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ISSN: 2472-1212
Journal of Antimicrobial Agents
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Antimicrobials in Boar Semen Extenders A Risk/Benefit Analysis

Morrell JM*

Clinical Sciences, Swedish University of Agricultural Sciences, Uppsala, Sweden

Corresponding Author:
Jane M Morrell
Clinical Sciences, Swedish University of Agricultural Sciences (SLU)
Box 7054, SE.75007, Uppsala, Sweden
E-mail: [email protected]

Received Date: January 27, 2016; Accepted Date: February 15, 2016; Published Date: February 25, 2016

Citation: Morrell JM (2016) Antimicrobials in Boar Semen Extenders – A Risk/Benefit Analysis. J Antimicro 1:107. doi:10.4172/Antimicro.1000107

Copyright: © 2016 Morrell JM. This is an open-access article distributed under the terms of the Creative Commons Attribution License, which permits unrestricted use, distribution, and reproduction in any medium, provided the original author and source are credited.

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Abstract

Antimicrobial agents are added to semen extenders to control the growth of microbes contaminating semen during collection. However, such a non-therapeutic use of antibiotics is not without problems, since it may contribute to the development of antibiotic resistance. This review analyses the risks and benefits of using antibiotics to control bacteria in boar semen extenders, including understanding how semen becomes contaminated and the effects of these contaminants on sperm quality. In addition, the advantages and disadvantages of using antibiotics to control bacteria will be considered, as well as possible alternatives.

How do Samples become Contaminated and with What?

Boar semen is usually collected by the gloved hand method, allowing possibilities for bacterial contamination during the collection process as well as during the subsequent processing of the semen. Bacteria such as Staphylococcus and Streptococcus spp., are found on the skin and mucosa of health animals as well as in the gut (e.g. enteric bacteria) and respiratory tract [1]. Personnel also represent a source of contamination for the semen. Environmental bacteria are also found on surfaces and in the air in the processing laboratory, as well as in water for washing equipment, originating from water tanks and pipes.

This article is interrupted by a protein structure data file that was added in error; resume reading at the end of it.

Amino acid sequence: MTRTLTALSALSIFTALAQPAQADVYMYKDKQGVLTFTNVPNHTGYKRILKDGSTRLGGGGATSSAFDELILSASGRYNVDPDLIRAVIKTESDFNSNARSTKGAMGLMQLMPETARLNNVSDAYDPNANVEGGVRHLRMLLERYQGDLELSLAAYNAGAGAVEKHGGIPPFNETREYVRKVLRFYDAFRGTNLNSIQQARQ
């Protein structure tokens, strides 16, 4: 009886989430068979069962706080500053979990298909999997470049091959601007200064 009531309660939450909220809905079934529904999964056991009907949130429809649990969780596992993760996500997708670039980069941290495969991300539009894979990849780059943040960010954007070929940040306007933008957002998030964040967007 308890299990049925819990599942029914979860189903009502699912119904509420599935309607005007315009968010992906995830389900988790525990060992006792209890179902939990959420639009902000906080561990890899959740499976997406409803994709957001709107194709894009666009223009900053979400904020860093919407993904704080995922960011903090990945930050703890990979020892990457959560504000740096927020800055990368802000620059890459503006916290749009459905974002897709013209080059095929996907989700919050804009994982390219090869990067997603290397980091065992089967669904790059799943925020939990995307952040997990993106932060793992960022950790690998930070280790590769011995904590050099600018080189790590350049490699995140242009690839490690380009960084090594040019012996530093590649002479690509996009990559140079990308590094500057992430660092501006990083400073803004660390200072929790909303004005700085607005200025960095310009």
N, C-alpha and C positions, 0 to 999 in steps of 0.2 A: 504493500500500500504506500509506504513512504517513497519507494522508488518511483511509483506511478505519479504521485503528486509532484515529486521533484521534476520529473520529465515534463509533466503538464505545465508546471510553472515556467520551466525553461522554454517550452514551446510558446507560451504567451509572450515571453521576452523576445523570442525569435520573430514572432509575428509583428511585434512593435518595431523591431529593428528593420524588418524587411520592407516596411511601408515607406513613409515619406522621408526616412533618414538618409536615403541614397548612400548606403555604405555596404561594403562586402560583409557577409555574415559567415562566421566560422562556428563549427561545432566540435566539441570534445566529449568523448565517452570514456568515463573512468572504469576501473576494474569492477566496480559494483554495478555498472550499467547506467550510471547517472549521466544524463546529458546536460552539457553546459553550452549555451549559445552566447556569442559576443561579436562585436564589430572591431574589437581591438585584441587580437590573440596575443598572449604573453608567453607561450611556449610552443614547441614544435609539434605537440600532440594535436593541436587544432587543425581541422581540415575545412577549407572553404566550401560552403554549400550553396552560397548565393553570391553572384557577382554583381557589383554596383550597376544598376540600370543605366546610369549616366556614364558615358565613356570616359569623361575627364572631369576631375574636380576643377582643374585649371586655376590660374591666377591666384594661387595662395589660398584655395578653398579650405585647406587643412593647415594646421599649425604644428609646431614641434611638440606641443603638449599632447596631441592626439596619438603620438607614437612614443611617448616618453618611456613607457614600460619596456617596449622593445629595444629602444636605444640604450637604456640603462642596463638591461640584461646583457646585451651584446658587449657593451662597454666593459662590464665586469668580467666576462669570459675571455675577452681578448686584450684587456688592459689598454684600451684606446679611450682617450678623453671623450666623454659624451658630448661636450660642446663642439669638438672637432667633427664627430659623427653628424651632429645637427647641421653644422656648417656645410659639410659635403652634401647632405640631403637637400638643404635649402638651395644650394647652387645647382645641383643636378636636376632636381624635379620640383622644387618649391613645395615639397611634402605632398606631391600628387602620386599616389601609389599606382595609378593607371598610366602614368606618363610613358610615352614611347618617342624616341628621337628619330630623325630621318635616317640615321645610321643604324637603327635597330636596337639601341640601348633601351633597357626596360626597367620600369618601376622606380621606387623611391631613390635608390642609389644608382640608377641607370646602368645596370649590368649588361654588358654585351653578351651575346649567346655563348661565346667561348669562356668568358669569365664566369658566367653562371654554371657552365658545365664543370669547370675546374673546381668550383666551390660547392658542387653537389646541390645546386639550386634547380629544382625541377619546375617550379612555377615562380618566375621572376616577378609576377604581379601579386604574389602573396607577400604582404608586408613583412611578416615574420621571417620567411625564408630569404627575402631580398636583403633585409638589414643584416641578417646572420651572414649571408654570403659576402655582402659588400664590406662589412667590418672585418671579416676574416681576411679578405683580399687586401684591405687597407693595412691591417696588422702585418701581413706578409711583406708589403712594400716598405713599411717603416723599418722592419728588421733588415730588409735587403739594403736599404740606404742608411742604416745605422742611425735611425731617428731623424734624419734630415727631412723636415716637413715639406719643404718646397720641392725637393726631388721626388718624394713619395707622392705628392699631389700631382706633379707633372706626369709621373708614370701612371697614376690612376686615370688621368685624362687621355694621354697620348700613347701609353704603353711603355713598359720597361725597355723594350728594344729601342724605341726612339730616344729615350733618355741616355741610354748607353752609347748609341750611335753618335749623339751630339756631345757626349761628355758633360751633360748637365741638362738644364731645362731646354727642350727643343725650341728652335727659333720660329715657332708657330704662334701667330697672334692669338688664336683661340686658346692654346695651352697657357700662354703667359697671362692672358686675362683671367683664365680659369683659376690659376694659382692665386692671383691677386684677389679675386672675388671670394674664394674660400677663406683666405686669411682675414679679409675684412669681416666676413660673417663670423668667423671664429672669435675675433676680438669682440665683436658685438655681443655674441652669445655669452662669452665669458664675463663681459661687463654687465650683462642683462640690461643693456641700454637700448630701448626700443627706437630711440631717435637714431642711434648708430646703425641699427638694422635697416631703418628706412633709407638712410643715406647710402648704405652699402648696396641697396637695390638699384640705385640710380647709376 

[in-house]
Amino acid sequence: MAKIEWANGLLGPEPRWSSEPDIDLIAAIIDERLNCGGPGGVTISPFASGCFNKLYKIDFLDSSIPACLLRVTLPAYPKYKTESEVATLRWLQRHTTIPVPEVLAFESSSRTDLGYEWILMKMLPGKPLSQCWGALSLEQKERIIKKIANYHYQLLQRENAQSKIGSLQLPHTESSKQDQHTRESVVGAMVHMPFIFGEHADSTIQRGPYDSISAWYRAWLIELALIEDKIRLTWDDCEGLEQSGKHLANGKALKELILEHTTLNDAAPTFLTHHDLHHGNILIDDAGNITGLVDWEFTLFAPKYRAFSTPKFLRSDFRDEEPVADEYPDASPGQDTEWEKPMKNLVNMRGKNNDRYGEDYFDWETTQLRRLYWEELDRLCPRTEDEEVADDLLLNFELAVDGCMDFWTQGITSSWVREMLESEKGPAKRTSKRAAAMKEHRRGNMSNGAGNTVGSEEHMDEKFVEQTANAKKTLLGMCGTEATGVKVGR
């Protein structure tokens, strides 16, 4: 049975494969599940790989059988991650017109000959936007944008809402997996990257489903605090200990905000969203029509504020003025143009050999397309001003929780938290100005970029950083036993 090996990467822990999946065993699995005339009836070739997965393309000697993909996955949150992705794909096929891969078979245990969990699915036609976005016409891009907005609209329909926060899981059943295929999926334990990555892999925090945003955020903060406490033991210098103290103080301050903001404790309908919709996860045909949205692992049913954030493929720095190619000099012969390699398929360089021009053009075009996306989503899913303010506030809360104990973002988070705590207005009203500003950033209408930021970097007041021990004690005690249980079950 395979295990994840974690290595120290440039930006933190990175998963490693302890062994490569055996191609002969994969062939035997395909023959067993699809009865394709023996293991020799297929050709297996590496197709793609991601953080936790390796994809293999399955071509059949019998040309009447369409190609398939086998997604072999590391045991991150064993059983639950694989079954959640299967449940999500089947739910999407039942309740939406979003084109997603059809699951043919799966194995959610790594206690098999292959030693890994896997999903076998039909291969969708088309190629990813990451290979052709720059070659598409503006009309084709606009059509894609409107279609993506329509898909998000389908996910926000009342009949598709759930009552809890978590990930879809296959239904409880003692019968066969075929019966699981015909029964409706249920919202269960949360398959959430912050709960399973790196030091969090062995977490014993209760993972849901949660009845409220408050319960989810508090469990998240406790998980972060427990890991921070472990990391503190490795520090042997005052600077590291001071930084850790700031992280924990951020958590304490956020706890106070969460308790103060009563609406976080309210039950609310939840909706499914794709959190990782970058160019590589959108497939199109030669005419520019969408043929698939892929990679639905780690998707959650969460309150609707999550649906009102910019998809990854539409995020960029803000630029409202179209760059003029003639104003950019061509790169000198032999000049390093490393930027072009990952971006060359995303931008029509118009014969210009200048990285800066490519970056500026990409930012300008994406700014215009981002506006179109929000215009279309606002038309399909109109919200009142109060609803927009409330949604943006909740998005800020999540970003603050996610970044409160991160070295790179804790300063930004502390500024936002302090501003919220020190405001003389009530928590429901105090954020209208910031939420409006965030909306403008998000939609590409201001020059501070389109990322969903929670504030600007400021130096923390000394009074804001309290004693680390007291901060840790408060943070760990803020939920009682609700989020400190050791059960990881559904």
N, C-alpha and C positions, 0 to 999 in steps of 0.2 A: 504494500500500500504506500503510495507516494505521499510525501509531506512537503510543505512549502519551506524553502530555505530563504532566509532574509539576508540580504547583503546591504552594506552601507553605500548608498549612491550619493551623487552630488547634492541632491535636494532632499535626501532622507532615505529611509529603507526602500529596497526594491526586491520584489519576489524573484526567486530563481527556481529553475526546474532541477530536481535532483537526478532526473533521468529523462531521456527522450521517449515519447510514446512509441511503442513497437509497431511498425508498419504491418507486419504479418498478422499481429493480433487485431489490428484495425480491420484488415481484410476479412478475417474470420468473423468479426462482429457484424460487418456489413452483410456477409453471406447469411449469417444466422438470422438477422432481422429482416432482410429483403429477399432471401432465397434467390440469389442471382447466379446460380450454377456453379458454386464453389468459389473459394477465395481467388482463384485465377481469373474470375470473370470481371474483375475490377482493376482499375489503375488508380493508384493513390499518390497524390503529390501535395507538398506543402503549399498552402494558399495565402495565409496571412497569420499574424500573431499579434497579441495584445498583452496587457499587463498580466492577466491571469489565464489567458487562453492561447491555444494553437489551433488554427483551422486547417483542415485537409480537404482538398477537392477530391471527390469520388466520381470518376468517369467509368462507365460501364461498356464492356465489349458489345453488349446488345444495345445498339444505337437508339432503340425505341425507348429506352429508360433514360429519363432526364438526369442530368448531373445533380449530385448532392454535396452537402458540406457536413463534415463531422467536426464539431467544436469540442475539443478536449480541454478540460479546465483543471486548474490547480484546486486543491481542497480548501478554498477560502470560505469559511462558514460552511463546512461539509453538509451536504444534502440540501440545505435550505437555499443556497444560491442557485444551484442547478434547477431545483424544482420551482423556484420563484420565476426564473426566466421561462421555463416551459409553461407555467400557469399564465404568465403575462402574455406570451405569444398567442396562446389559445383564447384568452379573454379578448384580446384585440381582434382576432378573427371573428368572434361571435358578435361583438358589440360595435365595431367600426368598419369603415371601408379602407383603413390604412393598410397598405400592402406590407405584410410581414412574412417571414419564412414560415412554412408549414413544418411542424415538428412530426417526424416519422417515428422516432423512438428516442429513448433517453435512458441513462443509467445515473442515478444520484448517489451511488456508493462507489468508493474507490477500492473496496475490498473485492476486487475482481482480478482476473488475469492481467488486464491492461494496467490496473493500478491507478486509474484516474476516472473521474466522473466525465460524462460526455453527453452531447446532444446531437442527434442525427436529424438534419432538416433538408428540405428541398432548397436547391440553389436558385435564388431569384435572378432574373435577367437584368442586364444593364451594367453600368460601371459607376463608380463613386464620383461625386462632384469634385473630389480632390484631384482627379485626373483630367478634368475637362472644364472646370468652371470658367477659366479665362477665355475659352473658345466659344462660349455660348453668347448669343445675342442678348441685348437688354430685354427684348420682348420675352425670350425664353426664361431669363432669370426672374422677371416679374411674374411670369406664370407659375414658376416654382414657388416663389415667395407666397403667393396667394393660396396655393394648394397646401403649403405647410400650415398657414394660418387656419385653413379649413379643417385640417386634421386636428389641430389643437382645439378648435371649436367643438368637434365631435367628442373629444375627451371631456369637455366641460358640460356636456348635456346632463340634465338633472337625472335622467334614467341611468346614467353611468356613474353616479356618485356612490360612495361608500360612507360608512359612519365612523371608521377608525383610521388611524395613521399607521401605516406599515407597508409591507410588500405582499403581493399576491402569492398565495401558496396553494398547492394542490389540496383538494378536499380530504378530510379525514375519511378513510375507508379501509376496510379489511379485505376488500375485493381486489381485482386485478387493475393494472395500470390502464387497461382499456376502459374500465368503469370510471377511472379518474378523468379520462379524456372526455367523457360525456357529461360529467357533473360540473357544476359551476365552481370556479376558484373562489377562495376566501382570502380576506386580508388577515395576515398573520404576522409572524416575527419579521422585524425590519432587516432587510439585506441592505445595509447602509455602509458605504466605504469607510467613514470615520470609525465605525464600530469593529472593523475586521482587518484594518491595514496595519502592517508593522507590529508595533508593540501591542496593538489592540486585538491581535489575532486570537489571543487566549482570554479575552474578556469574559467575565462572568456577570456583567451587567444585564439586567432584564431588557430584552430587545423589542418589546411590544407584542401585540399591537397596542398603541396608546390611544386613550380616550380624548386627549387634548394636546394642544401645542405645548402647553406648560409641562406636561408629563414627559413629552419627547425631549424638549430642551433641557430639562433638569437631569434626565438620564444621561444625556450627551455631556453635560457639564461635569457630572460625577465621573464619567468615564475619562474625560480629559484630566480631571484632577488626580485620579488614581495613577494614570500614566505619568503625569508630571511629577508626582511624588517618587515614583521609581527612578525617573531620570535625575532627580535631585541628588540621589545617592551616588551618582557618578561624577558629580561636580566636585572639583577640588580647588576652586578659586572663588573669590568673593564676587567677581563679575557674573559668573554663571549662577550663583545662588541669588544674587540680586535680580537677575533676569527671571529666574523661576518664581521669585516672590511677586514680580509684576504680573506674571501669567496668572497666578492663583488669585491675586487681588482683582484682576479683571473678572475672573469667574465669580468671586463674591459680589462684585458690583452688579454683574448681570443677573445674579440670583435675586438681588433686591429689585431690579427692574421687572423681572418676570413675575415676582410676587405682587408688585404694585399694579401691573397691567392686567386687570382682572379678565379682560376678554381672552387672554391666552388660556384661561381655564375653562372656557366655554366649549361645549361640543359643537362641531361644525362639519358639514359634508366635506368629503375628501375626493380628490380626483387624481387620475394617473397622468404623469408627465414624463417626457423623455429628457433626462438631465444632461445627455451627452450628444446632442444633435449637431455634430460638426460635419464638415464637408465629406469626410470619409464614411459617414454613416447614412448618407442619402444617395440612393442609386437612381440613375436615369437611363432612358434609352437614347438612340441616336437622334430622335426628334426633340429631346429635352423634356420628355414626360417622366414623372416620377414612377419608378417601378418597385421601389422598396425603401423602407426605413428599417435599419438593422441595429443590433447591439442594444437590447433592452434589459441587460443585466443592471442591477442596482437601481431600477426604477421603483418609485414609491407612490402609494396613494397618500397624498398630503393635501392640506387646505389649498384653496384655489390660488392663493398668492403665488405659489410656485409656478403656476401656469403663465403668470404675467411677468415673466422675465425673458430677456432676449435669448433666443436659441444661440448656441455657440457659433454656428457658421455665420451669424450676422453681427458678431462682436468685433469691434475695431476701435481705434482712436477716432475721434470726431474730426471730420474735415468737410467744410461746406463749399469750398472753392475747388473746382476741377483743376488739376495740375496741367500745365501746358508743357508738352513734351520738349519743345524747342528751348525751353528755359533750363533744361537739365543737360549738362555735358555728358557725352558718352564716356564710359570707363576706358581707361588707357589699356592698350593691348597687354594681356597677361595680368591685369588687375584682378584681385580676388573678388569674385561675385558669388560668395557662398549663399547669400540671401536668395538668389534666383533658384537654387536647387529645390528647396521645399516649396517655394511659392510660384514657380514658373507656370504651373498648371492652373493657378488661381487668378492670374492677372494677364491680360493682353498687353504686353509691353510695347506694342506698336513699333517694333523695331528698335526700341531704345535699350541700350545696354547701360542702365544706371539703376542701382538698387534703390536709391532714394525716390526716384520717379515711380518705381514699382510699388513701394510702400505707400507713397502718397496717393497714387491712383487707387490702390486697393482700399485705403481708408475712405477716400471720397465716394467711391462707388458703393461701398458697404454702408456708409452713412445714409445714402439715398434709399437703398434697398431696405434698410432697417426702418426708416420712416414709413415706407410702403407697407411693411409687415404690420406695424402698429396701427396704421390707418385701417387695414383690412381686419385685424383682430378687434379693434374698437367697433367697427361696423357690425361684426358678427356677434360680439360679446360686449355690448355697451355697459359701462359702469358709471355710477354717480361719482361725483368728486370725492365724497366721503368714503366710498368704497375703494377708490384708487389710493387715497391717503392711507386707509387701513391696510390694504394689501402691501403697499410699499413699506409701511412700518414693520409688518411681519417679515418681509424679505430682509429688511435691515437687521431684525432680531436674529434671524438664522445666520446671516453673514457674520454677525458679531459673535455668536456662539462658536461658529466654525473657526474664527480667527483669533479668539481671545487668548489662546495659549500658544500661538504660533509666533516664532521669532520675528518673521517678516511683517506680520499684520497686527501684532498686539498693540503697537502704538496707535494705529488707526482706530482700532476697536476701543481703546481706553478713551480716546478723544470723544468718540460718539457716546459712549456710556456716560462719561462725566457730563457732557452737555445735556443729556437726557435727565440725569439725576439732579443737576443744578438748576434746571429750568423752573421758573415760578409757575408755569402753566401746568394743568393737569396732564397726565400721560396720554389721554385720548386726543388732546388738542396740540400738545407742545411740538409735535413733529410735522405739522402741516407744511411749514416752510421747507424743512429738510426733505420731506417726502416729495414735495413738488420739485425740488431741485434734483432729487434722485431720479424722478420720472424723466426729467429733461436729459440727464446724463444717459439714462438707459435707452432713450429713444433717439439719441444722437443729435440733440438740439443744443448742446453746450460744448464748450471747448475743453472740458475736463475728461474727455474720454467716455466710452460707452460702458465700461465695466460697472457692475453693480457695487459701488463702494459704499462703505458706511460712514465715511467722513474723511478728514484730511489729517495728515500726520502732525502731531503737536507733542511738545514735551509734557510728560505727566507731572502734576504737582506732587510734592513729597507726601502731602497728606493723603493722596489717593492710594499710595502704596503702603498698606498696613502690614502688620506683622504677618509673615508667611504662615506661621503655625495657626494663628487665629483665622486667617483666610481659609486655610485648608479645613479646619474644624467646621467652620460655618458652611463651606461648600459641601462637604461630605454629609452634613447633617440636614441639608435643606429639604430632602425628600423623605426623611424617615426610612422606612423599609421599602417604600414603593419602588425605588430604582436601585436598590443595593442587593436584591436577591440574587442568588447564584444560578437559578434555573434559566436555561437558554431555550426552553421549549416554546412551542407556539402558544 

Effects of Bacteria on Sperm Quality

The presence of bacteria in semen extender creates competition for nutrients [2] and also results in metabolic byproducts that may harm the spermatozoa. In addition, some bacteria contain lipopolysaccharides (LPS) in their cell walls which are released when they die; these LPS also cause damage to spermatozoa. The presence of contaminant bacteria in extended boar semen is associated with a decrease in sperm motility and viability [3,4], premature acrosome reaction [5] or sperm agglutination [6]. Furthermore, bacteria may cause the production of antibodies directed against the sperm glycocalix complex [7,8].

Why Should this be a Problem for the Female?

Since bacteria are transferred to the female reproductive tract during natural mating, several physiological mechanisms have developed to protect the female. Thus surplus semen is removed from the uterus via backflow and various immune mechanisms are activated to attack and remove bacteria before the arrival of the embryo in the uterus for implantation. The problem arises when stored semen is used (as is very common in the pig breeding industry), because the semen extenders used to maintain sperm viability and functionality also serve as nutrient media for bacterial growth. Moreover, conventional storage of extended boar semen at 16–18°C allows for some bacterial multiplication since the temperature is not sufficiently low to prevent growth [2]. Thus inseminating a stored semen doses may result in a higher bacterial load being deposited in the uterus than would be the case in natural mating. The insemination of sows with contaminated semen may be associated with vulvar discharge and returns to oestrus [9], or embryonic or foetal death, endometritis, systemic infection and/or disease in recipient female [1], or reduced litter size [10]. Deteriorating sperm motility and membrane integrity was associated with increasing bacterial loads [11].

Addition of Antibiotics to Semen Extenders